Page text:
HomeGarageRestoring a Gullwing just got easier

Restoring a Gullwing just got easier


Saying that it is combining state-of-the-art technology with traditional craftsmanship skills, Mercedes-Benz Classic has announced the availability of reproduction metal body parts for the famed 300 SL “Gullwing” coupe.

Produced to what MB Classic calls “factory quality,” the parts can be ordered from any Mercedes-Benz sales outlet, according to the news release. Parts are “electrophoretically painted “which assures the highest technical and visual standards,” the company said.

Gullwing, Restoring a Gullwing just got easier, ClassicCars.com Journal
A new front fender takes shape

Available now, and more parts are coming, MB Classic added, are (with serial numbers in parentheses):

•  Front paneling left (A198 620 03 09 40), 11,900 euros

• Front paneling right (A198 620 04 09 40), 11,900 euros

•  Rear paneling left (A198 640 01 09 40), 14,875 euros  

• Rear paneling right (A198 640 02 09 40), 14,875 euros

•  Rear-end center section (A198 647 00 09 40), 2,975 euros

• Rear-end floor (A198 640 00 61 40), 8,925 euros

(Prices include European taxes. 1 euro is about $1.20.)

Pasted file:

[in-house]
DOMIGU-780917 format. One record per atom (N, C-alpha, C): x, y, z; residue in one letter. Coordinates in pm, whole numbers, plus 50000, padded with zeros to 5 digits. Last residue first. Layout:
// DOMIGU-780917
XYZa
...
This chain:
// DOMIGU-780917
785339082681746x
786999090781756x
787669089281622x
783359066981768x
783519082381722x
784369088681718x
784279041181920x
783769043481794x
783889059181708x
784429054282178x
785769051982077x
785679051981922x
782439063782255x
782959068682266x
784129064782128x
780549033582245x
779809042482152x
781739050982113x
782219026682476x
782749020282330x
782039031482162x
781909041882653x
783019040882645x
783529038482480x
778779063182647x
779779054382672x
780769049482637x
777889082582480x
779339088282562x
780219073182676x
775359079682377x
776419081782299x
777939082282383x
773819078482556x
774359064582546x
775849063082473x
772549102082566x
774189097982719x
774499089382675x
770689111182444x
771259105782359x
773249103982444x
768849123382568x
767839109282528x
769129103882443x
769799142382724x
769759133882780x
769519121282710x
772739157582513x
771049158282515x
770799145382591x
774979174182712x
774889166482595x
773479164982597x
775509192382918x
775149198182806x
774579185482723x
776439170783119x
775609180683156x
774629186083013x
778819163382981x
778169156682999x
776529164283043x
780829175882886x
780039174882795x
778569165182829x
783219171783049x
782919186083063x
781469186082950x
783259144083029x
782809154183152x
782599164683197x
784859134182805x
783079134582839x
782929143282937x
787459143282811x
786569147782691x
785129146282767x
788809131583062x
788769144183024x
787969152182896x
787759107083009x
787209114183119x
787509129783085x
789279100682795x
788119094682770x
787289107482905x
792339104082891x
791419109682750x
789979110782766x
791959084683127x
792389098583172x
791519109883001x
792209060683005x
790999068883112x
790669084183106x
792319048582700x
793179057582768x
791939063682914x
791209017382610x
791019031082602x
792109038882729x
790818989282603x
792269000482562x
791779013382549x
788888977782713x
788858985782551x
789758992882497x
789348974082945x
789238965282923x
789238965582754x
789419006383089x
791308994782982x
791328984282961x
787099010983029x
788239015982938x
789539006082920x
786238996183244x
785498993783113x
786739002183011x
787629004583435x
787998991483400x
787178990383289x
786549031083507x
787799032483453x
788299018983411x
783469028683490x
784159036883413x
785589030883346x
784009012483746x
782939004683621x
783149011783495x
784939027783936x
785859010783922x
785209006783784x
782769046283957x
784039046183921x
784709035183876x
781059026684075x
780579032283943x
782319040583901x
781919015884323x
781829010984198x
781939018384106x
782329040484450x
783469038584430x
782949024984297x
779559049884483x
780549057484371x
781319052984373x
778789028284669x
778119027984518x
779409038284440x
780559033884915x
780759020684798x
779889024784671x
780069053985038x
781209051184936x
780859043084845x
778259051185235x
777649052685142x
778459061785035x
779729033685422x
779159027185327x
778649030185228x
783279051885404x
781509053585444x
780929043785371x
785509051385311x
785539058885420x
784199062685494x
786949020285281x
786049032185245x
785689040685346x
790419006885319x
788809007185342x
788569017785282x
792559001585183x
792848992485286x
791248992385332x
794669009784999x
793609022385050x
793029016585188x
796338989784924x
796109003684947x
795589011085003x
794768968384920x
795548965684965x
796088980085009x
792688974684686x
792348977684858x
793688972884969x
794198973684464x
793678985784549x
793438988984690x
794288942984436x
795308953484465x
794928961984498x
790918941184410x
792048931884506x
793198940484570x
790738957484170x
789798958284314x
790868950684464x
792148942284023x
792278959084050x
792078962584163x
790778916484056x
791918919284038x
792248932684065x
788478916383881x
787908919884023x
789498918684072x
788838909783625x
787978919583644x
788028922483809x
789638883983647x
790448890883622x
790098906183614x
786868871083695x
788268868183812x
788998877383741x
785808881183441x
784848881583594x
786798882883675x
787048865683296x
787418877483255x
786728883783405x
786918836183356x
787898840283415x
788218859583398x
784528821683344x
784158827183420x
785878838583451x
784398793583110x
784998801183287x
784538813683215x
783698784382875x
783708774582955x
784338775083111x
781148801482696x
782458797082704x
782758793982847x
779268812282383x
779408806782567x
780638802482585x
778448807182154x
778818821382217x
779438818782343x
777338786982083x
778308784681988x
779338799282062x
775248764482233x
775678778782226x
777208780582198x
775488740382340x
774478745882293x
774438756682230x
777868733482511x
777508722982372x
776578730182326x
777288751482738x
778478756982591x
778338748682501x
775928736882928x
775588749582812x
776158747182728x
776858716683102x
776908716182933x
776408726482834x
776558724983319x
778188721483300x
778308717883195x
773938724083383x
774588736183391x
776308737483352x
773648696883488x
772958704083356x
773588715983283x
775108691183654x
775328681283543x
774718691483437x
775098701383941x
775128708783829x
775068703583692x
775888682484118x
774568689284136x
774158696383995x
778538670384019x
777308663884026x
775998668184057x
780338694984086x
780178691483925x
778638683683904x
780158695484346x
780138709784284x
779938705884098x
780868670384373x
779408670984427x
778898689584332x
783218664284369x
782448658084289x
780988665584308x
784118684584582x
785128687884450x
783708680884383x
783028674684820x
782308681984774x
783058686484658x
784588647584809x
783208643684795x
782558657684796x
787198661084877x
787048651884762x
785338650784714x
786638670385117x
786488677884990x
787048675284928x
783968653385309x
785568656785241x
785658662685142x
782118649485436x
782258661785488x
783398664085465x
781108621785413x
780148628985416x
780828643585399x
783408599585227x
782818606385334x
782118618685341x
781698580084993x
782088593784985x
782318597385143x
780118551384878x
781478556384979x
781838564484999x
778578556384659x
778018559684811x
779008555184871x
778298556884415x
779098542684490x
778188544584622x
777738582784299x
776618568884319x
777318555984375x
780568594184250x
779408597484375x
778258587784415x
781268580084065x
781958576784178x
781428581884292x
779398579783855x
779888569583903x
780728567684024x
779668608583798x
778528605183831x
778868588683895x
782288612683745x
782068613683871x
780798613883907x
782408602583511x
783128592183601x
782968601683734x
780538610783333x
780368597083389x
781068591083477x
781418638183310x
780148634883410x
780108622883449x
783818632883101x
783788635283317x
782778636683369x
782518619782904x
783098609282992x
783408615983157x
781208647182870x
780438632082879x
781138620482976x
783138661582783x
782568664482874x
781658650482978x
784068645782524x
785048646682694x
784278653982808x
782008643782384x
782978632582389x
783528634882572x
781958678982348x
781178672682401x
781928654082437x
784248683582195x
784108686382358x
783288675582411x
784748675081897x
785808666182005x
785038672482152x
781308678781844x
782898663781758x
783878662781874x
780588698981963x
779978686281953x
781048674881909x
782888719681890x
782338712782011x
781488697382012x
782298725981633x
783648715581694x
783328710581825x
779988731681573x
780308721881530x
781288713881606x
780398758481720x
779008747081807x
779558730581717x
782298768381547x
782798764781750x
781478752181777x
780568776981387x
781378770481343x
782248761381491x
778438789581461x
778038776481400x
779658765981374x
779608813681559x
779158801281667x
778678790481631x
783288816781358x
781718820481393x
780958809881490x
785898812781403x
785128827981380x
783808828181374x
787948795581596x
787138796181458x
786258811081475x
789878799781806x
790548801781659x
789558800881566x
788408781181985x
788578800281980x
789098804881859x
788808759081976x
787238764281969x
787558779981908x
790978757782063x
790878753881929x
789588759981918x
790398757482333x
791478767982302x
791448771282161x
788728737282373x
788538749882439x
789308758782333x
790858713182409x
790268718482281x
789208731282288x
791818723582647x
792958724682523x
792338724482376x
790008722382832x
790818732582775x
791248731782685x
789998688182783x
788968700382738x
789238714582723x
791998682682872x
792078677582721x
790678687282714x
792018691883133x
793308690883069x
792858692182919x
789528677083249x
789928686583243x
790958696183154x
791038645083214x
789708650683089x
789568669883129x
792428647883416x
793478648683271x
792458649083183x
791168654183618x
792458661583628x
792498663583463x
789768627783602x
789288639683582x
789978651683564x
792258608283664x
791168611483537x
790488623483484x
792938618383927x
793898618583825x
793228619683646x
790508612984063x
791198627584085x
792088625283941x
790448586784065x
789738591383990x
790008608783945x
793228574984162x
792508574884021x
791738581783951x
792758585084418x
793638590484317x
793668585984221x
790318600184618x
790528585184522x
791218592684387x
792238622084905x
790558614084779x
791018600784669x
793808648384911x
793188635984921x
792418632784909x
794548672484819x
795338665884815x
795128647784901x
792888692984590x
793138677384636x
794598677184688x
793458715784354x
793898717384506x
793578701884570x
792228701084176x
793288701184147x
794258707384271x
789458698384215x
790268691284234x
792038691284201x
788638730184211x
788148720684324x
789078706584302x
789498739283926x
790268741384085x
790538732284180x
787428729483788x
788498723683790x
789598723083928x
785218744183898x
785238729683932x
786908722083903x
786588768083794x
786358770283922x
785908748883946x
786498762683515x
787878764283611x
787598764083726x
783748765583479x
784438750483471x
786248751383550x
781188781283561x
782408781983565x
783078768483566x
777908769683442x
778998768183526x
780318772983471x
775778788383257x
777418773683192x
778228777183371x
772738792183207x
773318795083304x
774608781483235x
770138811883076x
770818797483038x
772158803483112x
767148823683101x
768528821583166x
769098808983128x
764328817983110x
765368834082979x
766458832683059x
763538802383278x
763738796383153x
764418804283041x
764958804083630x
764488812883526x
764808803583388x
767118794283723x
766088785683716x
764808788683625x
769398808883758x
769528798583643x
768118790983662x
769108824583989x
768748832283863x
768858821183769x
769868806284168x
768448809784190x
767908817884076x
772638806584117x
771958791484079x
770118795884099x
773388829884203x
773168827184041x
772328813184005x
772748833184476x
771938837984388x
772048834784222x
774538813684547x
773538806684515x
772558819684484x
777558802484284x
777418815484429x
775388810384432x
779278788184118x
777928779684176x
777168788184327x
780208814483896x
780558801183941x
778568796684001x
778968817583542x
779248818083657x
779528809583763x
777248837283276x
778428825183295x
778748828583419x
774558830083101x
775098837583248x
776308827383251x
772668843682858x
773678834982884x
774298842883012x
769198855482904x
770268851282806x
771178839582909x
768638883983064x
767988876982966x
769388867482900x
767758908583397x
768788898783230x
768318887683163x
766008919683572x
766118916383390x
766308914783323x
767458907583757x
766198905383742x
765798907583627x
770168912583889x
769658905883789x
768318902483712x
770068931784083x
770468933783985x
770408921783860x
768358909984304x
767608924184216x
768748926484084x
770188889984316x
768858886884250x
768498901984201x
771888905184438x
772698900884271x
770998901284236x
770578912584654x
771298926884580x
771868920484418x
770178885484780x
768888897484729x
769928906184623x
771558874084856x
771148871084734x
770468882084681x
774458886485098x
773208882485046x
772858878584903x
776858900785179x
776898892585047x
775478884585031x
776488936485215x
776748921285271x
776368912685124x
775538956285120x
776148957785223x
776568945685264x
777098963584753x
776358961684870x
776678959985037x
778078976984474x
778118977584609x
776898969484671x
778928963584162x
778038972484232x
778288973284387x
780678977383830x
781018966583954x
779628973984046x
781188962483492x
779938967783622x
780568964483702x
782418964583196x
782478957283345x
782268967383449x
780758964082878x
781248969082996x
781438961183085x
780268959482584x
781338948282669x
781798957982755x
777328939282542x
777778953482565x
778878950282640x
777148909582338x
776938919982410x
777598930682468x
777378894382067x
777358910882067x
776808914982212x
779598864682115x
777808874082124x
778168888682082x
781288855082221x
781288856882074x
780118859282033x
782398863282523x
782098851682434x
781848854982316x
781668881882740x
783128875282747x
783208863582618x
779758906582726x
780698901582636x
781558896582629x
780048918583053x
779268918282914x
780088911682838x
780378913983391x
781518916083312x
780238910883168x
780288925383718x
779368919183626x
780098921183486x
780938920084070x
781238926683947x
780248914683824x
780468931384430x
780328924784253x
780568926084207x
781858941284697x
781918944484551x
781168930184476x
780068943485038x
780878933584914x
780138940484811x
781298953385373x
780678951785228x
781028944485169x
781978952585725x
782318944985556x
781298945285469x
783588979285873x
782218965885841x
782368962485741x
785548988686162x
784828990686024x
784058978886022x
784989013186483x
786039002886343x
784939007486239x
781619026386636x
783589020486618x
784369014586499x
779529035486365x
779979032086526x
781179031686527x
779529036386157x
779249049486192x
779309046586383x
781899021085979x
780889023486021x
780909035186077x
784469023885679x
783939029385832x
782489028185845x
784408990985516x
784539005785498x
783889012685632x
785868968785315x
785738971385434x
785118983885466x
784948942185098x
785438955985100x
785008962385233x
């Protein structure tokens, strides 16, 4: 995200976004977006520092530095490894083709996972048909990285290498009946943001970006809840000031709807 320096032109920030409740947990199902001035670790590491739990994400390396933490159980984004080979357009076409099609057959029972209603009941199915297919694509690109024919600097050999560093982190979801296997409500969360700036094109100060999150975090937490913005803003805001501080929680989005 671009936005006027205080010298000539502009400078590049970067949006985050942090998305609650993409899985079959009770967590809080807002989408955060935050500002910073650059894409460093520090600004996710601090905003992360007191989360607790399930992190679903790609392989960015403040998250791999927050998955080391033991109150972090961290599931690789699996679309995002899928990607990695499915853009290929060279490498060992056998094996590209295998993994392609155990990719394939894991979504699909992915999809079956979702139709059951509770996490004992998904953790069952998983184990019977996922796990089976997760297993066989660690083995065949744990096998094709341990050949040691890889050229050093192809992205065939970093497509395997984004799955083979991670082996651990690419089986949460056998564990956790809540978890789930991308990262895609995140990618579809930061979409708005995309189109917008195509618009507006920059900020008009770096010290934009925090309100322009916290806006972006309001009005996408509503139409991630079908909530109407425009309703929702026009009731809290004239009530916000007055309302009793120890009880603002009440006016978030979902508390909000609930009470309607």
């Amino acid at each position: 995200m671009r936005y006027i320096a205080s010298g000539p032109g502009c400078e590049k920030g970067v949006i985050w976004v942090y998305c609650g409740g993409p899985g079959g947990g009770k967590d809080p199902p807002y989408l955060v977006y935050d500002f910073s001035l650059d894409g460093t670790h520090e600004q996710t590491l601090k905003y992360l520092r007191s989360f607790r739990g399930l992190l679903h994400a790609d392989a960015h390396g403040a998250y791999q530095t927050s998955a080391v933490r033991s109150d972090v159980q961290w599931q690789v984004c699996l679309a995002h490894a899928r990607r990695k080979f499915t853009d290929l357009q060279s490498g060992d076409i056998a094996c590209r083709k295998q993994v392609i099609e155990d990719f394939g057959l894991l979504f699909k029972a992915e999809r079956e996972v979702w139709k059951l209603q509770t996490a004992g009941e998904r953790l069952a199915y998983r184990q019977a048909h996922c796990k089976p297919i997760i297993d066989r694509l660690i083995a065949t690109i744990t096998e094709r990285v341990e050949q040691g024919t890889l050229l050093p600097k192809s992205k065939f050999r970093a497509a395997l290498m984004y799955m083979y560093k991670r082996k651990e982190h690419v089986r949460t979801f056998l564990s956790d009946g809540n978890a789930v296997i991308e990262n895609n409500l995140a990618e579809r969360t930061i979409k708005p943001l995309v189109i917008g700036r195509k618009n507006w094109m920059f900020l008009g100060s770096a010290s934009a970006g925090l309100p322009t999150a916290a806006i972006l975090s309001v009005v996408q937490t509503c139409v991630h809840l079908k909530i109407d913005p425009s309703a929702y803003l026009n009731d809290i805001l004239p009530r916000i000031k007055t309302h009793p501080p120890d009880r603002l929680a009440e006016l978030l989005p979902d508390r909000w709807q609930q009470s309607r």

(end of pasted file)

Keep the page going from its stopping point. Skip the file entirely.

“The metal parts are produced for Mercedes-Benz Classic by a certified supplier, whose expertise includes the highly complex construction of tools from optimized 3D data from original bodies,” MB Classic said. 

Gullwing, Restoring a Gullwing just got easier, ClassicCars.com Journal
Three-pointed star emblem placed on a new panel to show precise fitment

“Metal parts produced on these tools are then worked into their final shape by hand using wooden mallets – another special process. The result of this symbiosis between state-of-the-art production technology and traditional craftsmanship is a high accuracy of fit that minimizes the need for subsequent work on the vehicle.

“The precise 3D tool data also provide the basis for quality inspection by means of painstaking false color comparison. The measuring tool receives the data as a reference and uses false colors to visualize the measured deviations between the desired state and the actual state, thus making it possible for the measurement results to be unambiguously and quickly interpreted.”

Larry Edsall
A former daily newspaper sports editor, Larry Edsall spent a dozen years as an editor at AutoWeek magazine before making the transition to writing for the web and becoming the author of more than 15 automotive books. In addition to being founding editor at ClassicCars.com, Larry has written for The New York Times and The Detroit News and was an adjunct honors professor at the Walter Cronkite School of Journalism and Mass Communication at Arizona State University.


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